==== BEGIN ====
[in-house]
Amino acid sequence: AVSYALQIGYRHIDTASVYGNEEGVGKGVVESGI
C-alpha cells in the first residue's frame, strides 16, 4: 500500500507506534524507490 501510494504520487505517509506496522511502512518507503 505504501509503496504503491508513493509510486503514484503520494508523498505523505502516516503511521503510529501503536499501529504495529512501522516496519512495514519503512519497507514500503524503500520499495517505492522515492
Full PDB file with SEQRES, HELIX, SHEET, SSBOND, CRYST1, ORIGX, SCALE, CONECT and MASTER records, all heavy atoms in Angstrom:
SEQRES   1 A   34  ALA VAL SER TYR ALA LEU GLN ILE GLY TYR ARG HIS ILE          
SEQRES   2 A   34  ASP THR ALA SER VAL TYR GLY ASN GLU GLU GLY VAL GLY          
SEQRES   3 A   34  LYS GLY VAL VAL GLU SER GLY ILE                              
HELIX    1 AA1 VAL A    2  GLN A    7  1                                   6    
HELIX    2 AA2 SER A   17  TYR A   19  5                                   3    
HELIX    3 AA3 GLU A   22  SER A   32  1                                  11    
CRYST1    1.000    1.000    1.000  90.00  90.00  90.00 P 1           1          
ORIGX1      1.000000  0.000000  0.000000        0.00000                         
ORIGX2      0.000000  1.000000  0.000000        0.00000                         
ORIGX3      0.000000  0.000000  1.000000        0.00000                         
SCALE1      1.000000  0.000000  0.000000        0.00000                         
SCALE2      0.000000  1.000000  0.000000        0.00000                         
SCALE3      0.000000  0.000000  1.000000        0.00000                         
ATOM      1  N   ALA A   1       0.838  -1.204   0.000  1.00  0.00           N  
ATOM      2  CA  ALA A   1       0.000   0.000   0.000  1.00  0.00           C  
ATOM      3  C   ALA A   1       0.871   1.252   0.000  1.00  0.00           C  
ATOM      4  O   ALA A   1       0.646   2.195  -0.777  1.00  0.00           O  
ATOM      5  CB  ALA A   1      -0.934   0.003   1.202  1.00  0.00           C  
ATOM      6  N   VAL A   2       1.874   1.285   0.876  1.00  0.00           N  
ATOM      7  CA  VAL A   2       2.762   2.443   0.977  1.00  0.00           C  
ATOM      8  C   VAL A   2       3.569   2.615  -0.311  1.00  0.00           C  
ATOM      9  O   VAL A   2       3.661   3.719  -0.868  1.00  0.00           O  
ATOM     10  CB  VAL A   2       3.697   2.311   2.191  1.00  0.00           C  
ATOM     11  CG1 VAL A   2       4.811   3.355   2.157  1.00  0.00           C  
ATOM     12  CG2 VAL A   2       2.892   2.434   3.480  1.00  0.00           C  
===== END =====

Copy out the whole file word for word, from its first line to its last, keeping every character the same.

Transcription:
[in-house]
Amino acid sequence: AVSYALQIGYRHIDTASVYGNEEGVGKGVVESGI
C-alpha cells in the first residue's frame, strides 16, 4: 500500500507506534524507490 501510494504520487505517509506496522511502512518507503 505504501509503496504503491508513493509510486503514484503520494508523498505523505502516516503511521503510529501503536499501529504495529512501522516496519512495514519503512519497507514500503524503500520499495517505492522515492
Full PDB file with SEQRES, HELIX, SHEET, SSBOND, CRYST1, ORIGX, SCALE, CONECT and MASTER records, all heavy atoms in Angstrom:
SEQRES   1 A   34  ALA VAL SER TYR ALA LEU GLN ILE GLY TYR ARG HIS ILE          
SEQRES   2 A   34  ASP THR ALA SER VAL TYR GLY ASN GLU GLU GLY VAL GLY          
SEQRES   3 A   34  LYS GLY VAL VAL GLU SER GLY ILE                              
HELIX    1 AA1 VAL A    2  GLN A    7  1                                   6    
HELIX    2 AA2 SER A   17  TYR A   19  5                                   3    
HELIX    3 AA3 GLU A   22  SER A   32  1                                  11    
CRYST1    1.000    1.000    1.000  90.00  90.00  90.00 P 1           1          
ORIGX1      1.000000  0.000000  0.000000        0.00000                         
ORIGX2      0.000000  1.000000  0.000000        0.00000                         
ORIGX3      0.000000  0.000000  1.000000        0.00000                         
SCALE1      1.000000  0.000000  0.000000        0.00000                         
SCALE2      0.000000  1.000000  0.000000        0.00000                         
SCALE3      0.000000  0.000000  1.000000        0.00000                         
ATOM      1  N   ALA A   1       0.838  -1.204   0.000  1.00  0.00           N  
ATOM      2  CA  ALA A   1       0.000   0.000   0.000  1.00  0.00           C  
ATOM      3  C   ALA A   1       0.871   1.252   0.000  1.00  0.00           C  
ATOM      4  O   ALA A   1       0.646   2.195  -0.777  1.00  0.00           O  
ATOM      5  CB  ALA A   1      -0.934   0.003   1.202  1.00  0.00           C  
ATOM      6  N   VAL A   2       1.874   1.285   0.876  1.00  0.00           N  
ATOM      7  CA  VAL A   2       2.762   2.443   0.977  1.00  0.00           C  
ATOM      8  C   VAL A   2       3.569   2.615  -0.311  1.00  0.00           C  
ATOM      9  O   VAL A   2       3.661   3.719  -0.868  1.00  0.00           O  
ATOM     10  CB  VAL A   2       3.697   2.311   2.191  1.00  0.00           C  
ATOM     11  CG1 VAL A   2       4.811   3.355   2.157  1.00  0.00           C  
ATOM     12  CG2 VAL A   2       2.892   2.434   3.480  1.00  0.00           C  